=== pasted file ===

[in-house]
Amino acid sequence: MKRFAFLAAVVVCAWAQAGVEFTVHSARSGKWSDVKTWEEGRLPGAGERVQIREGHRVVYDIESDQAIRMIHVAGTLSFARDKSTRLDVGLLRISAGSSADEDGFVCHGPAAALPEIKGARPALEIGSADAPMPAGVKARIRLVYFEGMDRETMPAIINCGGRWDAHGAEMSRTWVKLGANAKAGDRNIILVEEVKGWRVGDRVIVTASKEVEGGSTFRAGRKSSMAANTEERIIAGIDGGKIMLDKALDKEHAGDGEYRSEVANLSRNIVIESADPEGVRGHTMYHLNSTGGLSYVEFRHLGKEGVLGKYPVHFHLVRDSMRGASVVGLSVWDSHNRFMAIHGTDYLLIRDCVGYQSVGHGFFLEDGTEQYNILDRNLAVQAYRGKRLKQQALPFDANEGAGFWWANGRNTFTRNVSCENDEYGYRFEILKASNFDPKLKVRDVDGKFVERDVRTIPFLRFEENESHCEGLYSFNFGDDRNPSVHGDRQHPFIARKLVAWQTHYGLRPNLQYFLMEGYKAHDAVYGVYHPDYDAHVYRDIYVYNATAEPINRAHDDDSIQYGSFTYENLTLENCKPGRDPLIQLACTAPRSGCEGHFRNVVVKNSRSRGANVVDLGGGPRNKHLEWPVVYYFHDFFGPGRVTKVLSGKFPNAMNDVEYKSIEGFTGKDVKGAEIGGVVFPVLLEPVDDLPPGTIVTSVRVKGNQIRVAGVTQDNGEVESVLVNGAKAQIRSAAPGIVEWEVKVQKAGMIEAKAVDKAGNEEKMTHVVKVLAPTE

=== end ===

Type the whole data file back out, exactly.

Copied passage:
[in-house]
Amino acid sequence: MKRFAFLAAVVVCAWAQAGVEFTVHSARSGKWSDVKTWEEGRLPGAGERVQIREGHRVVYDIESDQAIRMIHVAGTLSFARDKSTRLDVGLLRISAGSSADEDGFVCHGPAAALPEIKGARPALEIGSADAPMPAGVKARIRLVYFEGMDRETMPAIINCGGRWDAHGAEMSRTWVKLGANAKAGDRNIILVEEVKGWRVGDRVIVTASKEVEGGSTFRAGRKSSMAANTEERIIAGIDGGKIMLDKALDKEHAGDGEYRSEVANLSRNIVIESADPEGVRGHTMYHLNSTGGLSYVEFRHLGKEGVLGKYPVHFHLVRDSMRGASVVGLSVWDSHNRFMAIHGTDYLLIRDCVGYQSVGHGFFLEDGTEQYNILDRNLAVQAYRGKRLKQQALPFDANEGAGFWWANGRNTFTRNVSCENDEYGYRFEILKASNFDPKLKVRDVDGKFVERDVRTIPFLRFEENESHCEGLYSFNFGDDRNPSVHGDRQHPFIARKLVAWQTHYGLRPNLQYFLMEGYKAHDAVYGVYHPDYDAHVYRDIYVYNATAEPINRAHDDDSIQYGSFTYENLTLENCKPGRDPLIQLACTAPRSGCEGHFRNVVVKNSRSRGANVVDLGGGPRNKHLEWPVVYYFHDFFGPGRVTKVLSGKFPNAMNDVEYKSIEGFTGKDVKGAEIGGVVFPVLLEPVDDLPPGTIVTSVRVKGNQIRVAGVTQDNGEVESVLVNGAKAQIRSAAPGIVEWEVKVQKAGMIEAKAVDKAGNEEKMTHVVKVLAPTE